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Discussion Starter · #1 ·
Sure I'm not the first one, but thought I'd share my experiment trying to make my own. Many people swear by Dynapuffs, and given you cannot buy them ready-to-go here in France, nor in other places I'm often in, I thought I'd have a crack at it.

Depending on where you are you will probably find the best place to get stock standard Dyneema rope is in a climbing shop, marine/yachting hardware shop or specialty rope/cord seller. Dyneema is actually a Dutch invention, and while you can get it in a lot of places in the EU it isn't cheap. 3m cost me EUR45, incl shipping. Still, it works out a lot cheaper in the long term to DIY.

The shop in France I bought my rope from didn't cite the strand count and only had it in silvery grey. Looking at their pictures I figured it looked as close as is possible to what 3 Rivers sell in their pre-cut/prepped 'Dynapuffs'.

Wood Natural material Basket Rope Event



It turns out that the Dyneema 10mm rope I bought has 16 'strands'. At 1.5" a silencer that would cover dozens of bows.

I went ahead and cut off 1.5" of it. It's really hard stuff, tougher than most rope I've worked with. You can't use scissors. You need downward pressure. I had to use my shaving sharp Spydeco EDC knife, with quite some sawing and downward pressure on a board.

Rather than going for 2x 8 strand silencers, I thought I'd go minimal and have 6 strands per silencer. One the scales they weigh in very light. My current cat whisker solution weighs in 10gn more than that per silencer.

Gesture Grey Font Wood Bicycle part


Wood Font Rectangle Electric blue Metal


For this particular bow (new bow day, will write about it tomorrow or the next) I could hear on a pluck it had a lot of high notes, so decided on putting the silencers on the 10th and 6th harmonics, measured back from the point the string touches the limb at each end. 49" of open string on this bow.

I cut a decent length of serving and threaded it through, then the 6 strands of Dyneema. I tied it in with the serving and put a dab of super glue on the double knot.
Grey Twig Wire fencing Mesh Rope


It's really 'waxy' and super fine and it's clear from the get go why it works. A few plucks and a bit of teasing, et voila

Window Plant Flower Twig Feather


Simple as that.

First impressions are that it's a big difference, even with this very small ball. All of the mid to high end notes gone. No doubt they are as good or better than cat whiskers, definitely better than equivalent or higher mass paracord, wool or polyester.

There is still a soft low note, so not 'dead' yet. I think if I made them 2" it would soak the lower notes alongside. Could also go to 7 or 8 strands a piece and leave them as is, or try moving what I have further down the string.

All said, very simple, cheap (in the long term) and effective. Looking forward to putting them through their paces in rain, and also recording bow sound from the target.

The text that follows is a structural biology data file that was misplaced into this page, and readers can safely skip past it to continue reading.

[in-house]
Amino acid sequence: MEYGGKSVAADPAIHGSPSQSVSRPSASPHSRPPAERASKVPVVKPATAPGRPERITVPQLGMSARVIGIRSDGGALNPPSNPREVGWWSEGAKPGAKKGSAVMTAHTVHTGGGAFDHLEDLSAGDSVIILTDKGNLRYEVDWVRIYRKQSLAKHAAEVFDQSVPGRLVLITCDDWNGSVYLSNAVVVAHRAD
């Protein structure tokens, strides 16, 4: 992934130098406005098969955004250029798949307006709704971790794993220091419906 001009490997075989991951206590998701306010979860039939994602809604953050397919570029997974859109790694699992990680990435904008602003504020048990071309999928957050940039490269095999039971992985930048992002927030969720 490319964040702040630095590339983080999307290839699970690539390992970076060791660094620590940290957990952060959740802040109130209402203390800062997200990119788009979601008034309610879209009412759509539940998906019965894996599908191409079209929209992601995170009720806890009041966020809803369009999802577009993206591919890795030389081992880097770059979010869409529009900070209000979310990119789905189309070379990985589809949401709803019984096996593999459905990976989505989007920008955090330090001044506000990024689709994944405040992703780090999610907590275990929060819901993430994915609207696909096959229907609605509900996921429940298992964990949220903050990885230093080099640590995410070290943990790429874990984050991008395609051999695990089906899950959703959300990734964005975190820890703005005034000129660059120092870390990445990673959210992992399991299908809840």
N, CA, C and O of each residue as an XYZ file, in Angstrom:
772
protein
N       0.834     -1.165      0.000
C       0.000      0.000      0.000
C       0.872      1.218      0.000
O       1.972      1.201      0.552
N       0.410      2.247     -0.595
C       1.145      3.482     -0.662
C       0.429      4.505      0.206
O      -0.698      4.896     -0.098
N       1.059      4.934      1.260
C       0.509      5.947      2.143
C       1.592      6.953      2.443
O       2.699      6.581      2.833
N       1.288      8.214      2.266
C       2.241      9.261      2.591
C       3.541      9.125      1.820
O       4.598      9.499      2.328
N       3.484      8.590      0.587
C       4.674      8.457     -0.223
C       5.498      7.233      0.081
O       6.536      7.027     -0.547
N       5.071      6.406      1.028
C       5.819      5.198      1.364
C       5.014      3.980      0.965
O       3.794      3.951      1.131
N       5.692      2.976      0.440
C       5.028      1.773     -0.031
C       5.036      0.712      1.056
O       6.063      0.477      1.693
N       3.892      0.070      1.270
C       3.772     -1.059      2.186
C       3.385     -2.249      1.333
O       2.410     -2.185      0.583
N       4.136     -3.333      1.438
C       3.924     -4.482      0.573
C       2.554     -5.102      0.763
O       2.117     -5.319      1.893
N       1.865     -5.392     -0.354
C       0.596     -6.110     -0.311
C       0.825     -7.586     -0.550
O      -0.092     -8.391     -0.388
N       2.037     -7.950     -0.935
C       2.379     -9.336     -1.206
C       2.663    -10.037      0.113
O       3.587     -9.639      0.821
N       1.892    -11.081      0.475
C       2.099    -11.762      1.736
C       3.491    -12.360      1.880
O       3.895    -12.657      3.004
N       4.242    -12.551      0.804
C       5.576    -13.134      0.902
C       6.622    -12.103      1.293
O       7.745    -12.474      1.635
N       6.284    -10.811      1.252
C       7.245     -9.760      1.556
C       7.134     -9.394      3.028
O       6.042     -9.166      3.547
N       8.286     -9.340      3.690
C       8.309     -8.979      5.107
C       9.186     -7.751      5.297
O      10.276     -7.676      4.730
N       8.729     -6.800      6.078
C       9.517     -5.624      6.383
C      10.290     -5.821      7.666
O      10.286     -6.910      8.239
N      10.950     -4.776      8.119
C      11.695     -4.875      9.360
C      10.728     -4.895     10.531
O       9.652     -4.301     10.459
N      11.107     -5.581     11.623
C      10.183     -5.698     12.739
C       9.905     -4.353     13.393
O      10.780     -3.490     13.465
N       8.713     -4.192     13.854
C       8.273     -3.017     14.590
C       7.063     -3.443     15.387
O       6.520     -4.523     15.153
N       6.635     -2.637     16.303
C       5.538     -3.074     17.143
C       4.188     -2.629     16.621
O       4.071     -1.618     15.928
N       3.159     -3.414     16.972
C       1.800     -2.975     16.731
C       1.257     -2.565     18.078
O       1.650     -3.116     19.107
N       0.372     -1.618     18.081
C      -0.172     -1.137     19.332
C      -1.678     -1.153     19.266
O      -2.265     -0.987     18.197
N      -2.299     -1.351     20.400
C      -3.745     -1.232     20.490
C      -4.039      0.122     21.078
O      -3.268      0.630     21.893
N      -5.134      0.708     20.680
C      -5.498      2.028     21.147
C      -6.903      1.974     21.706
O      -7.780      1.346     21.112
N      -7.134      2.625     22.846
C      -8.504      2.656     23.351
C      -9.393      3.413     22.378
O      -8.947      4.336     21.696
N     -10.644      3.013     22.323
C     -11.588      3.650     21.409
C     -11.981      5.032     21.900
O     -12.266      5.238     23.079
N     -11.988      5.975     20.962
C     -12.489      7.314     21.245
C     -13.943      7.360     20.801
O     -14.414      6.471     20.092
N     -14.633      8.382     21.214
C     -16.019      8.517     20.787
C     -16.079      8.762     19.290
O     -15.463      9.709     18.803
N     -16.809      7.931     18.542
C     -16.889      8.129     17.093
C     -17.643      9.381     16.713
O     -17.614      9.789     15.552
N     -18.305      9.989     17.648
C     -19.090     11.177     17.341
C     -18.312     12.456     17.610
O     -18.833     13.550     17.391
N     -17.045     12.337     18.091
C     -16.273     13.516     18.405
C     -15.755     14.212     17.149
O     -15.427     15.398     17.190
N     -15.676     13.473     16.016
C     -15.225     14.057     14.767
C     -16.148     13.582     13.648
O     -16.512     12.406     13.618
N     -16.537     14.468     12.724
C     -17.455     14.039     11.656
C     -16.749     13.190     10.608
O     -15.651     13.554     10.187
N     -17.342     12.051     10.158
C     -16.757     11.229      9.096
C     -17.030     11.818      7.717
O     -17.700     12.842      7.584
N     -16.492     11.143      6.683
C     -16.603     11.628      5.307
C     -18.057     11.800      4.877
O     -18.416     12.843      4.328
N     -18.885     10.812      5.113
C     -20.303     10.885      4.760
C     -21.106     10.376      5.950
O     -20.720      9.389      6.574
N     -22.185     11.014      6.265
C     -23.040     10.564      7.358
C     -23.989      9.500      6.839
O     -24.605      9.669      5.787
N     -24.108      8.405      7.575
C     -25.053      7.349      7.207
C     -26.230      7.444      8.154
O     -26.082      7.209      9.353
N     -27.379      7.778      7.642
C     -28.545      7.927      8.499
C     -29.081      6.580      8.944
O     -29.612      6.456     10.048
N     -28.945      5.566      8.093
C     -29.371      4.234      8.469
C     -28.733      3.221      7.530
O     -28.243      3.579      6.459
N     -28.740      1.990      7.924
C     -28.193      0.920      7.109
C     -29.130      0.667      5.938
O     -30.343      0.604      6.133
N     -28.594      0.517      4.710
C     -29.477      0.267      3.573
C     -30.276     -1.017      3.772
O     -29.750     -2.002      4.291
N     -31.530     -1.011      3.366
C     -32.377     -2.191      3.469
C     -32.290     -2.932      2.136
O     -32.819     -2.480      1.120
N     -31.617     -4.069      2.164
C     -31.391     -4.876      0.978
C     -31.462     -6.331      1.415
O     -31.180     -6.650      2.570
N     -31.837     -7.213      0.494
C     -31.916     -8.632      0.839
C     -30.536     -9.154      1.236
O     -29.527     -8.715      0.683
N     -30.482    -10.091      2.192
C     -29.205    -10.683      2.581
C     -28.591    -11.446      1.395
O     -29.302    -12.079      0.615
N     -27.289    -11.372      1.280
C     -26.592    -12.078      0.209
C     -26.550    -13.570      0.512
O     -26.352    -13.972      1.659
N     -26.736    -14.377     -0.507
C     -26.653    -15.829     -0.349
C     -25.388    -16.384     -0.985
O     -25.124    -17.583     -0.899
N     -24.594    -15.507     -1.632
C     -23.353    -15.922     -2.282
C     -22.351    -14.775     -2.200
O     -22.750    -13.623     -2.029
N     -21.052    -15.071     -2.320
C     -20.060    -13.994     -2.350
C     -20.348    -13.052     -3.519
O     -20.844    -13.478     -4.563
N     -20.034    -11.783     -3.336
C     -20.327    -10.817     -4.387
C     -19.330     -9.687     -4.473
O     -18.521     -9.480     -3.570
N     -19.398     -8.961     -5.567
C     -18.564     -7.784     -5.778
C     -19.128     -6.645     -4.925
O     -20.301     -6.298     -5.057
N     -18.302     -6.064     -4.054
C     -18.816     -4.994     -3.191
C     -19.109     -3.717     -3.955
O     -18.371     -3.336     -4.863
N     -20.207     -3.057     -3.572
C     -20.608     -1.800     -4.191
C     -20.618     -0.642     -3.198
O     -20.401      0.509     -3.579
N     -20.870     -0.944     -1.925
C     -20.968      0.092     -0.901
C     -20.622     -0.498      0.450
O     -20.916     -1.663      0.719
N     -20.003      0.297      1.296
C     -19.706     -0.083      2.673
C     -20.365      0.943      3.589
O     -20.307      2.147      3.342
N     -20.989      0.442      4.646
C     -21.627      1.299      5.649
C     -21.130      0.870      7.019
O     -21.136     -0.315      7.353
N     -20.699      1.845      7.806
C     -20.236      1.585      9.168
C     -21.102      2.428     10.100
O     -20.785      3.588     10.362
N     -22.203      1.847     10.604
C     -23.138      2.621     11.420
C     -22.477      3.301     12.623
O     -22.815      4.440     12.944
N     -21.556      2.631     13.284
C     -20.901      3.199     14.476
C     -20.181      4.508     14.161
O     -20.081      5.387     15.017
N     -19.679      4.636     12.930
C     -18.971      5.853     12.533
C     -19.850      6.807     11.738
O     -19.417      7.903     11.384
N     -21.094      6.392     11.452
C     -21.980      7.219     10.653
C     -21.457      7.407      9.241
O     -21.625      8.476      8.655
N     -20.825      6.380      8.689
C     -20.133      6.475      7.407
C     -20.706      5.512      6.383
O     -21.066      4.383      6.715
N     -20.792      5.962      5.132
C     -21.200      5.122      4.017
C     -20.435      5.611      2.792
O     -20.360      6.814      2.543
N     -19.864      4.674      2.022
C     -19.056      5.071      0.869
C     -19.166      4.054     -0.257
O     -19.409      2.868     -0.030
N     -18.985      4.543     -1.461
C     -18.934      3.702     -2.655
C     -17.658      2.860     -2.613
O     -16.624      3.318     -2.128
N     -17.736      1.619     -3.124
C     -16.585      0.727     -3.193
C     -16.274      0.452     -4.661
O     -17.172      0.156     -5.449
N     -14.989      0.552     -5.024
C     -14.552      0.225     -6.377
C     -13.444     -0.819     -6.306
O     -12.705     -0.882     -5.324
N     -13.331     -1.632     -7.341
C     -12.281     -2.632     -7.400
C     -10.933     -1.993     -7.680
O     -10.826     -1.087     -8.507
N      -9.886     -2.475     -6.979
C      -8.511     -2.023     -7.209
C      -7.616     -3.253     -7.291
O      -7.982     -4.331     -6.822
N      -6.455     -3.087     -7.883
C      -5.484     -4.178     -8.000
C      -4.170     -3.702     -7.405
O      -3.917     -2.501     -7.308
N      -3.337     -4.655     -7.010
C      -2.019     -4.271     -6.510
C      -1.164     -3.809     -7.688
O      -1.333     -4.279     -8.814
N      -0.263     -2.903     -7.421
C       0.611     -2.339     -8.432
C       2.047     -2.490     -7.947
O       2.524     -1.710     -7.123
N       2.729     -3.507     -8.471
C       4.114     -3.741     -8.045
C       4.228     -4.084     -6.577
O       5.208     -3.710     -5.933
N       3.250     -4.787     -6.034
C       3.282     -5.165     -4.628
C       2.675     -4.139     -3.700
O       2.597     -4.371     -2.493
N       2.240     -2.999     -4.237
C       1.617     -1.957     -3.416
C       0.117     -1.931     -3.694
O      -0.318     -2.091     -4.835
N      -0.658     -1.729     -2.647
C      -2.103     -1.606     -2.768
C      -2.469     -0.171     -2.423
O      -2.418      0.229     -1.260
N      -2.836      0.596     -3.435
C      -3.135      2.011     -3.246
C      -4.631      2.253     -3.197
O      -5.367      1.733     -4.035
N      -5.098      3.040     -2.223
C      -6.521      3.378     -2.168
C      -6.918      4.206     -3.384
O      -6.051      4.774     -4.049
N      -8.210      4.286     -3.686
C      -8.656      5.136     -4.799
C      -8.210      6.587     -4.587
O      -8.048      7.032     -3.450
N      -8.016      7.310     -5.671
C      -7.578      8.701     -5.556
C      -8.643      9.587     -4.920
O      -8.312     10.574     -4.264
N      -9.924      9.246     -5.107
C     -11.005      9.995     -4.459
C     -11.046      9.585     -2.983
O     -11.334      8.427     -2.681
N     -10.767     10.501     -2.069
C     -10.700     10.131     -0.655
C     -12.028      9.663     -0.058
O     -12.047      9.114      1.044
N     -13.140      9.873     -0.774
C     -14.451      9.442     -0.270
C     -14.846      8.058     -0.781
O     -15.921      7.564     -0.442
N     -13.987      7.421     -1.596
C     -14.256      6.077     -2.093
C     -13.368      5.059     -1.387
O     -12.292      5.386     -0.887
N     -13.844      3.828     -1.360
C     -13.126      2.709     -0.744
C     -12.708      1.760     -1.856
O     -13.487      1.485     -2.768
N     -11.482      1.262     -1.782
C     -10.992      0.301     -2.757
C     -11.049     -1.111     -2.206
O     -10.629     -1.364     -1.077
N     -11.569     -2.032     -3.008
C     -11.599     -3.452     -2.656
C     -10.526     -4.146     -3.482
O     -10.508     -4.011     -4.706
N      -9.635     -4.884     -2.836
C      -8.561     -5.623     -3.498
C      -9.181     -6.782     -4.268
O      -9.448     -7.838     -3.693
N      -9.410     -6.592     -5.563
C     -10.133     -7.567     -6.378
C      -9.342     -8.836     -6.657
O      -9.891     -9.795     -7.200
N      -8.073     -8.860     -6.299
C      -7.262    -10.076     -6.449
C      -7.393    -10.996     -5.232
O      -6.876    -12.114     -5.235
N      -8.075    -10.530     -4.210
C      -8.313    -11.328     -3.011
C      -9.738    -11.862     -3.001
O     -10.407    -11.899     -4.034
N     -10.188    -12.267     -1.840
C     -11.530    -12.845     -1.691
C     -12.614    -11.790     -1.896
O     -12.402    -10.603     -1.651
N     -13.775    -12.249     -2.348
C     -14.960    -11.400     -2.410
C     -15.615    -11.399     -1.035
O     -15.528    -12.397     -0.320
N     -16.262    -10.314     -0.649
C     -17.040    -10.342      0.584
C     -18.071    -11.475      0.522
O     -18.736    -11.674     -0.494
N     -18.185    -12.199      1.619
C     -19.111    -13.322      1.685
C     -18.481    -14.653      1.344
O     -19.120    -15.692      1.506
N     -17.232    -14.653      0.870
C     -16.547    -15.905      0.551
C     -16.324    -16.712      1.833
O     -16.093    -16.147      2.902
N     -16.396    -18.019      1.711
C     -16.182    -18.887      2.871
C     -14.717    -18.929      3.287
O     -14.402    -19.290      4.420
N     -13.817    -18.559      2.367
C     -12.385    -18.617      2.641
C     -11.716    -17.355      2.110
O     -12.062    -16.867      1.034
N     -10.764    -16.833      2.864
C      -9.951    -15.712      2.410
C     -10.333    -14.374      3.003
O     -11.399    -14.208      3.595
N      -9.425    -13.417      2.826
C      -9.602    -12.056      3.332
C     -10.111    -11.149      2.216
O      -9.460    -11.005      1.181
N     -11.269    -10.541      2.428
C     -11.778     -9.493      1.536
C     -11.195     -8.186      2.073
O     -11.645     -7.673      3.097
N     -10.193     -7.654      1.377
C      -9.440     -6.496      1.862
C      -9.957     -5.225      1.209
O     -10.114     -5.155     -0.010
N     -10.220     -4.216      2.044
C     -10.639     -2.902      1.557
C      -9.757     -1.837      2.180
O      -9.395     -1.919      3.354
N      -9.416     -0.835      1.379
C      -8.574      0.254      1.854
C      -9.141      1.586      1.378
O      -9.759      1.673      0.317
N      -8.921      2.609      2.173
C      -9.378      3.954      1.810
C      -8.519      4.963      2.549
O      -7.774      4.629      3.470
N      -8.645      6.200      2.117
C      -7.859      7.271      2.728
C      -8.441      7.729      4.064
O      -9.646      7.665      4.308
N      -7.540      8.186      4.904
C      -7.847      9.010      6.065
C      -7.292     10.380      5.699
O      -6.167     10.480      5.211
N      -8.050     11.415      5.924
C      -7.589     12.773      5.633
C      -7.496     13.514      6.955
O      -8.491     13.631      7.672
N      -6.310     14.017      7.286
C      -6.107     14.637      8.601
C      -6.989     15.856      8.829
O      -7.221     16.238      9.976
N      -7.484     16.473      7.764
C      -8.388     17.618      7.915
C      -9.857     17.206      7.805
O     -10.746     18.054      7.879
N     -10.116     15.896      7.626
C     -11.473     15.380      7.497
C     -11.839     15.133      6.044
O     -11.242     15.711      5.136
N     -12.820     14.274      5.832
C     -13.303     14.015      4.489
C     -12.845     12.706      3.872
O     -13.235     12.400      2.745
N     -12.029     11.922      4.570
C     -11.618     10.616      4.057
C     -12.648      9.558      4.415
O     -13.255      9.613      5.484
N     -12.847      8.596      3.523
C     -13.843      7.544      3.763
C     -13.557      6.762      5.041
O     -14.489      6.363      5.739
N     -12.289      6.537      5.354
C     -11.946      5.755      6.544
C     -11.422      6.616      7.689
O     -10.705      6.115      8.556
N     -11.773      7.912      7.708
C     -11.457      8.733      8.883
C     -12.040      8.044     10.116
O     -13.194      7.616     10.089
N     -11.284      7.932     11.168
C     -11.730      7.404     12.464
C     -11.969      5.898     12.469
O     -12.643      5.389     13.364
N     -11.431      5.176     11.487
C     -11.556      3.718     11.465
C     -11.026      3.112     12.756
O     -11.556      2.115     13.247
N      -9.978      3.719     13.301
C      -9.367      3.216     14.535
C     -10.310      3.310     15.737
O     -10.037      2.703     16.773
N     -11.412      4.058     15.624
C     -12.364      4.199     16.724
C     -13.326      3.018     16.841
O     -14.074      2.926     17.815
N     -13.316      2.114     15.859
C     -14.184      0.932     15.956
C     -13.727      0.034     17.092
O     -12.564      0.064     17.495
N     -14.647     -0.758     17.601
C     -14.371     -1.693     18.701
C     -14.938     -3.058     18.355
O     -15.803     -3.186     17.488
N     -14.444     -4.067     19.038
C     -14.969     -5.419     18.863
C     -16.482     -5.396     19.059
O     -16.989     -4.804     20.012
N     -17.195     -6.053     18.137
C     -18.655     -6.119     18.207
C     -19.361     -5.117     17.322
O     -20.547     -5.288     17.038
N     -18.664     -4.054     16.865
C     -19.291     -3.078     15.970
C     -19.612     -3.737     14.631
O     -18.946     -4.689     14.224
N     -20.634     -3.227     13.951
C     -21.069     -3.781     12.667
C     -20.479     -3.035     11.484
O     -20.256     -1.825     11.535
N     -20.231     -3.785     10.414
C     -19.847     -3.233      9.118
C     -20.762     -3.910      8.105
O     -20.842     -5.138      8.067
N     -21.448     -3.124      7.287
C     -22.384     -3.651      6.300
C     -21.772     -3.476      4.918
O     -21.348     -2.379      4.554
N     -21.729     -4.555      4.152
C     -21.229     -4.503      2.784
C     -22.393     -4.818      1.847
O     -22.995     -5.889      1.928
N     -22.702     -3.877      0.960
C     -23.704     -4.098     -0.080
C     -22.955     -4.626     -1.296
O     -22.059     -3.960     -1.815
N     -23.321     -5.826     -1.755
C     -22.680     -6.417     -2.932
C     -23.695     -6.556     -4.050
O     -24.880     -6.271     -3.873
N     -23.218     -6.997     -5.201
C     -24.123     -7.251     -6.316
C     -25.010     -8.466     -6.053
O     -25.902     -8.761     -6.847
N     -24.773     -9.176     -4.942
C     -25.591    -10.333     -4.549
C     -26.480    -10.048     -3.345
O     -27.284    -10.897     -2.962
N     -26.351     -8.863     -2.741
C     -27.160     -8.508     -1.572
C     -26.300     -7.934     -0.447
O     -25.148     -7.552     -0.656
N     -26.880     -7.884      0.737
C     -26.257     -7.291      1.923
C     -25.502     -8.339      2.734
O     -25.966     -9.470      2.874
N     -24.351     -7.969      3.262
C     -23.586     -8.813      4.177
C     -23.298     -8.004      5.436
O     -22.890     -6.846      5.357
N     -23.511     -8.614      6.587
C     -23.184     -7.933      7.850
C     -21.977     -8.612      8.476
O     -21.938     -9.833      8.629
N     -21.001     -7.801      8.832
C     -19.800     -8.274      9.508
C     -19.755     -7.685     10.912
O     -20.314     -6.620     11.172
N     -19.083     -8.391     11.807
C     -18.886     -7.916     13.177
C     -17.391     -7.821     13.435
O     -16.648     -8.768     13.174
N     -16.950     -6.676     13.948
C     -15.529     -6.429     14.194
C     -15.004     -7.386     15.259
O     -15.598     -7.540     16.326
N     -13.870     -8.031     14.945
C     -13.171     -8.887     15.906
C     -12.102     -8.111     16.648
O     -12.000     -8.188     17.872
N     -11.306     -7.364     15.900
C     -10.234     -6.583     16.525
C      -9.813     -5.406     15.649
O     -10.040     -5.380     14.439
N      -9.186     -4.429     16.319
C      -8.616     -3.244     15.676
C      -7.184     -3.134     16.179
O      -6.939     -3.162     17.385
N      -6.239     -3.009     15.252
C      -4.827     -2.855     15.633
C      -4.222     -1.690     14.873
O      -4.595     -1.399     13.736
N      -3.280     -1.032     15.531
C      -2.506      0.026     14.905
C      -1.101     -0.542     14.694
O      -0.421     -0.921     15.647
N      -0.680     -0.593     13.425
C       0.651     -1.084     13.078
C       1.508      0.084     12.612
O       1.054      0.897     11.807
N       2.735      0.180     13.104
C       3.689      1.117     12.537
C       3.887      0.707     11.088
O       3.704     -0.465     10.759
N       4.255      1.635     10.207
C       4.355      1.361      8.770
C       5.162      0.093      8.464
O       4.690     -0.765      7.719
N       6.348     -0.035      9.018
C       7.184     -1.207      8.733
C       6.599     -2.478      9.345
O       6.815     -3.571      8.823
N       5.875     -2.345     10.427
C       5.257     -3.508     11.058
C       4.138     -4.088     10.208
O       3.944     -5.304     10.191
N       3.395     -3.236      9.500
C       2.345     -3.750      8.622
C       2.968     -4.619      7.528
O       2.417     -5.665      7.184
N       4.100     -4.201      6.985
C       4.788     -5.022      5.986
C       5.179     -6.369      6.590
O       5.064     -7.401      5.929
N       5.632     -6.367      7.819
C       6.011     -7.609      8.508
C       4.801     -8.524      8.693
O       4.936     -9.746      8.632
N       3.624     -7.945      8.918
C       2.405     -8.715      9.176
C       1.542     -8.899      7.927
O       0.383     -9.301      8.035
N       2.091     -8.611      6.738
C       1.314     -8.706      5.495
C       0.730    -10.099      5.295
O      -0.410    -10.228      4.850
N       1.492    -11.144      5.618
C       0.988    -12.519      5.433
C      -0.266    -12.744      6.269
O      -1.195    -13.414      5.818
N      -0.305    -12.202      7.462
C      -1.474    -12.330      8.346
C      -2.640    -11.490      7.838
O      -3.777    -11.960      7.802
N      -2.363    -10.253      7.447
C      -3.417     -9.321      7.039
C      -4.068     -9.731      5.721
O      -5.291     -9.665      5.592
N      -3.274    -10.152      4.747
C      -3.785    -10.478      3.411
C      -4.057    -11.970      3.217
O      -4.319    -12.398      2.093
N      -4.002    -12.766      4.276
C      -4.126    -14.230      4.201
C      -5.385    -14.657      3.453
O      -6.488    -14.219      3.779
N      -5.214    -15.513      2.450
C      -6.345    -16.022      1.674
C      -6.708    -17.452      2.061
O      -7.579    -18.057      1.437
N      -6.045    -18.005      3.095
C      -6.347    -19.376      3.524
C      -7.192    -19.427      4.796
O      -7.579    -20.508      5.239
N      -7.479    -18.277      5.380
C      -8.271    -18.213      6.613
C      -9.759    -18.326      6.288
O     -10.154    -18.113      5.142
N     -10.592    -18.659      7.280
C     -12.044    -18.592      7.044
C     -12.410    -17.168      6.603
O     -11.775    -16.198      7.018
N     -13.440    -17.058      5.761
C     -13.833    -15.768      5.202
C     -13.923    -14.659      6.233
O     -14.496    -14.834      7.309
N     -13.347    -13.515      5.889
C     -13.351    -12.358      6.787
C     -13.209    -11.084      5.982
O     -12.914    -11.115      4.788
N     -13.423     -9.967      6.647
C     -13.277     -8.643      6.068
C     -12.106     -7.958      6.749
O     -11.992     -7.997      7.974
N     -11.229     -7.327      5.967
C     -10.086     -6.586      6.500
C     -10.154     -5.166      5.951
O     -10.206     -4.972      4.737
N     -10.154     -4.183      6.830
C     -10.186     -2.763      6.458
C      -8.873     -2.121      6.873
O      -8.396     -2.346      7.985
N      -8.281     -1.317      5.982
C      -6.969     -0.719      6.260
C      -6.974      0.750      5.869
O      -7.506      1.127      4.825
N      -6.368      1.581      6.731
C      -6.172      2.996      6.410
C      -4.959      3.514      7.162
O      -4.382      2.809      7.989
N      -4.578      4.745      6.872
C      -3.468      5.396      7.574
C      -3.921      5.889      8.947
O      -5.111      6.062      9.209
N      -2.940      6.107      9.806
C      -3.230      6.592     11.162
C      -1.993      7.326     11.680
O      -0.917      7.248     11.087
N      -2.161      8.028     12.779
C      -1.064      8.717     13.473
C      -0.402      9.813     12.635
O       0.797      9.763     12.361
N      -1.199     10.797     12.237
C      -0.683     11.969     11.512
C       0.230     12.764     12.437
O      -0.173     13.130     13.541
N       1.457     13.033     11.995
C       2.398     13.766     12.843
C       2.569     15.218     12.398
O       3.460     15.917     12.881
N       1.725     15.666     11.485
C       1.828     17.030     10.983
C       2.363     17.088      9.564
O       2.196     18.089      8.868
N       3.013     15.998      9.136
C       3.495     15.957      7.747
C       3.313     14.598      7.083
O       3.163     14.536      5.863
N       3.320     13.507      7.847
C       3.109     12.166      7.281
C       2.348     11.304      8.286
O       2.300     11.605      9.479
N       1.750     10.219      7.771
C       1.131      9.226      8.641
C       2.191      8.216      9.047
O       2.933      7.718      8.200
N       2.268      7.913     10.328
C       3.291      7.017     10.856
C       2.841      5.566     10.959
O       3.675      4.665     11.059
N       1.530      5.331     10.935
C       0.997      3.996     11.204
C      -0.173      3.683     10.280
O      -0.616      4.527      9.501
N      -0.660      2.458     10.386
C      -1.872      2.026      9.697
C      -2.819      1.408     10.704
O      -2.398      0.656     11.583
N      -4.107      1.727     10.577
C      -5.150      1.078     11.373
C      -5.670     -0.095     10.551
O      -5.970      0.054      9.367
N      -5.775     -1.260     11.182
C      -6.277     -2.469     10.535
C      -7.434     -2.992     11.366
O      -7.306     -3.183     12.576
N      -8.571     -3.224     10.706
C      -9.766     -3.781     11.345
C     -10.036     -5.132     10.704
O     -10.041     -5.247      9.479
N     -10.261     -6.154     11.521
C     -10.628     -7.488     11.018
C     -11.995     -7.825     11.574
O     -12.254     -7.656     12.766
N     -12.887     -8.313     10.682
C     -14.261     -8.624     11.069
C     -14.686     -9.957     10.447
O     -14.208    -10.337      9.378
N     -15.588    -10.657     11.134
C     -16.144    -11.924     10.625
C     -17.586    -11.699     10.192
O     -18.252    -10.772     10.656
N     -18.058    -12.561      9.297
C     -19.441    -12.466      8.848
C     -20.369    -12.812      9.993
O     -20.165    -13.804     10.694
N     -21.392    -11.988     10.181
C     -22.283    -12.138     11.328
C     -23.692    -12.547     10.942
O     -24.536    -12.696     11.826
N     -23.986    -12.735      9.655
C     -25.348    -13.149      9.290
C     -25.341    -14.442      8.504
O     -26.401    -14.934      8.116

Cheers,

Remote
 

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Interesting method - I always followed Rasyad's intructional on youtube where he slips the sheath of the rope onto the string. I've done this, but I always had a problem with slipping and the puff moving... so tying into the string makes a lot of sense.

Here's the sheath method:
 

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Interesting method - I always followed Rasyad's intructional on youtube where he slips the sheath of the rope onto the string. I've done this, but I always had a problem with slipping and the puff moving... so tying into the string makes a lot of sense.

Here's the sheath method:
If you do this method I would do a constrictor knot that is a serious knot that holds
 

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Discussion Starter · #5 ·
If you do this method I would do a constrictor knot that is a serious knot that holds
One of my favourite knots. Learned it from the Ashley Book of Knots. IIRC he learned it from Portuguese sailors. I use it most weeks for something. Only regret I learned it so late in life!
 

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I'm using the 10 mm rope with the constrictor knot, but it was still sliding on the string. I then threaded a needle with a piece of serving and pushed the needle through the rope, next to the knot, trying to go through the string. Then back again and finished it off with a square knot.
 

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Are those better than wool?
 

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Discussion Starter · #8 ·
Are those better than wool?
In my early opinion, yes. They silence a lot more at the same weight or less than wool or paracord, at least on the bow I've tried them on. Also don't seem to take and carry moisture. I've run them under the tap and it just shakes off. I read they don't catch and pick up sticks and leaves like wool (my major niggle). Yet to take them into the forest. Will be a while due to work travel.
 

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Dyneema is better for this than paracord. Paracord is made out of nylon, which is very tough, cheap, but does absorb some water. Dyneema absorbs essentially no water and is very slippery, almost as slippery as teflon, so it doesn't tend to get snagged on brush.
 
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